Yes, lists work. Yes, there is a fine art to writing effective headlines that compel your reader to open your post. Yes, chunking your copy into shorter paragraphs with smart subheads that make the post easy to skim is essential for busy, time-pressed readers.

Still, I think we can do much better. After all, marketing is essentially all about telling a good, true story. So why not apply key elements of fiction writing—story arc, the telling detail, dialogue, scenes, voice, prose rhythm, character development—to our blog stories?

Art and Craft of Fiction Writing + Blog Format = Great, Compelling Stories
Look at how the field of journalism has evolved over the past few decades to encompass the genre of narrative nonfiction (pioneered by writers like Tom Wolfe, Joan Didion, Norman Mailer, John McPhee and Tracy Kidder), reporting that tells nonfiction stories with the art and skill of a novelist. Why can’t blogs tell great, compelling marketing stories with the art and skill of a short-short story writer?

I’d rather read a great story that truly demonstrates the value of your work over another list of ten “bests” any day. Both, if well-crafted with a strategic focus, will undoubtedly capture your ideal client’s attention—with one major difference: The list will keep them skimming for a minute or two; the story will stick with them after they go offline.

I’ll have more to say about how to apply the art and craft of fiction writing to marketing blogs in future posts. In the meantime, I’d love to hear your thoughts. What are some of the best examples of storytelling on marketing blogs that you’ve come across? What made them work for you?

What Makes Your Marketing Video Worth Watching

Sunday, January 22nd, 2012

For any marketing mix, video is now an essential channel for communicating your message. Consider this:

But with all that competition, what makes a video worth watching? Our attention spans are getting shorter, and if the content doesn’t grab us in the first ten seconds, most viewers will click away.

There’s the obvious answer: video content must to speak to the needs of your ideal client.

Great Videos Depend on a Strong Storyline, Great Visuals and Surprise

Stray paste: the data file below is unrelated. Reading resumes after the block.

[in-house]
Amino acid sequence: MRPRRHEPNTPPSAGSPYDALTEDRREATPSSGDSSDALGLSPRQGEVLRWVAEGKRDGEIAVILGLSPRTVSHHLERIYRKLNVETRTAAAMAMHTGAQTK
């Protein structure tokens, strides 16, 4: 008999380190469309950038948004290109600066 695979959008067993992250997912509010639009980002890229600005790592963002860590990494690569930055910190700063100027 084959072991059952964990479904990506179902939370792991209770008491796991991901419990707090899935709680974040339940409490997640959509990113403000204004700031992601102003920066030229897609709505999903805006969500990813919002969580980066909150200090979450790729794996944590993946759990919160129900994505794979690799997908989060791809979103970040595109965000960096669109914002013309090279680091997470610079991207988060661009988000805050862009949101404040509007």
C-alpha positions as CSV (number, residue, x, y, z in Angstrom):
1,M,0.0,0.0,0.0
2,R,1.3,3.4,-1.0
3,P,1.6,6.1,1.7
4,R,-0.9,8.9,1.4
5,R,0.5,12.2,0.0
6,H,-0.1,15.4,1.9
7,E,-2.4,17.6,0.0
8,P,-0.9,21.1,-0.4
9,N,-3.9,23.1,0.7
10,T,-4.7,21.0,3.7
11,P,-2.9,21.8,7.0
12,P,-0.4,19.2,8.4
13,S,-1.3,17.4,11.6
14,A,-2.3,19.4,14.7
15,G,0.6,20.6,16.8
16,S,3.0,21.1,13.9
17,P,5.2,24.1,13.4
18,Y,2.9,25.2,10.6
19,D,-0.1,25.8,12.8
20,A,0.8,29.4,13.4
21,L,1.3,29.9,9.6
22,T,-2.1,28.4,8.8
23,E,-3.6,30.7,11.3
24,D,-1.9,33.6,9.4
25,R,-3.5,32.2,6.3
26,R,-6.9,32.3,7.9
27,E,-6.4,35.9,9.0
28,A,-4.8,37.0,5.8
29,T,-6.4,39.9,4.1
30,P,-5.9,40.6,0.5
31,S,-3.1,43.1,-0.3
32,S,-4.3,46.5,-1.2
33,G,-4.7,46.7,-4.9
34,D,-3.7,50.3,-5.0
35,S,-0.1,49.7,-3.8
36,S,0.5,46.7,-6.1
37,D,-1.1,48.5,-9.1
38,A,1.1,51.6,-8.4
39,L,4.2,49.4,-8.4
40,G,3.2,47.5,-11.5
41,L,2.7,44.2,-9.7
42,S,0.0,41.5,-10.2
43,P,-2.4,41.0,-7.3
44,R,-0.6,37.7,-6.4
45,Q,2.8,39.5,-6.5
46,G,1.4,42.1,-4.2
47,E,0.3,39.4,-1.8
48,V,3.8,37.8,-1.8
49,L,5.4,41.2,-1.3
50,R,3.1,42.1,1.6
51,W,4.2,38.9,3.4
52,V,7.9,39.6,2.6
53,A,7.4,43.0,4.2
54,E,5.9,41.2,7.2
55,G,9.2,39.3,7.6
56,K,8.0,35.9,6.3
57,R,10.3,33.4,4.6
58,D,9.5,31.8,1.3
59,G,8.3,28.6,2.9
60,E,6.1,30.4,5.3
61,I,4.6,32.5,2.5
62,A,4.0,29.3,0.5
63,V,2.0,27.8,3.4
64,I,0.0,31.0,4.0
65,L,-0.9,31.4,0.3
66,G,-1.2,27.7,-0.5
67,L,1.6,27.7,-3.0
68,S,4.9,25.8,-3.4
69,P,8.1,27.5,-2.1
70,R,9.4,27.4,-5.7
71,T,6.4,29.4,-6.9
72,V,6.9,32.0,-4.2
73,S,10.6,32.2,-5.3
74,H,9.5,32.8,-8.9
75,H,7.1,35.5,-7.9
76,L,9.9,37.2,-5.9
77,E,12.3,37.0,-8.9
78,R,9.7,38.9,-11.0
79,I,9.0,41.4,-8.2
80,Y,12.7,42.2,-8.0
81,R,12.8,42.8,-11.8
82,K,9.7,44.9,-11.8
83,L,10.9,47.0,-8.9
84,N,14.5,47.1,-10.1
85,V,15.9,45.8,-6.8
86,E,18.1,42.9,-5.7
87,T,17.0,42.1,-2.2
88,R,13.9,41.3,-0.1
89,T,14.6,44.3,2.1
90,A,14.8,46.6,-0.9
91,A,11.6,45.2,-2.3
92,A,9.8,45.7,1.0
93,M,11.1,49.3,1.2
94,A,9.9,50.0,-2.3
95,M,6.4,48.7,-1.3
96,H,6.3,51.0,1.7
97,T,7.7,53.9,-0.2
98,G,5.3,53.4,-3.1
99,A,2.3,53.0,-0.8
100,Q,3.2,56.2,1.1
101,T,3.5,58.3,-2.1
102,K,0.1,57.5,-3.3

Beyond that, a clearly developed storyline, excellent visuals and production values, the element of surprise—all help break through the cacophony of messages and ill-lit, poorly framed, garbled, rambling video that too often gets slapped up on websites in a vain attempt to keep up with Internet marketing trends.

Great marketing video can take so many forms because the visual medium allows for so much creativity. I recently came across this wonderful, whimsical example of video storytelling created by CognitiveMedia, a British animation studio, to promote author Stephen Johnson’s book Where Good Ideas Come From: The Natural History of Innovation (2010).

CognitiveMedia specializes in a form of visual storytelling that they call “live scribing.” Andrew Park, the artist and illustrator behind the drawing hand in the video, works with large corporations at conferences and events, transforming ideas into pictures in real time. This video, narrated by author Johnson, takes that practice and speeds it up to create the animation.

A Fresh Mix of Compelling Story and Whimsical Visuals
What I love about the result is how you hear Johnson’s enthusiasm as he tells a tight, compelling story about complex, abstract concepts, while you watch the evolving, fun, clever illustrations that make the ideas so easily understood. It’s a fresh approach that feels like an animated graphic short story. And you’ve gotta love those turtles.

The topic, storyline and video drew me in enough to check out the book on Amazon, and I’m now in the midst of enjoying it on my Kindle. So, the video worked, and the book delivers.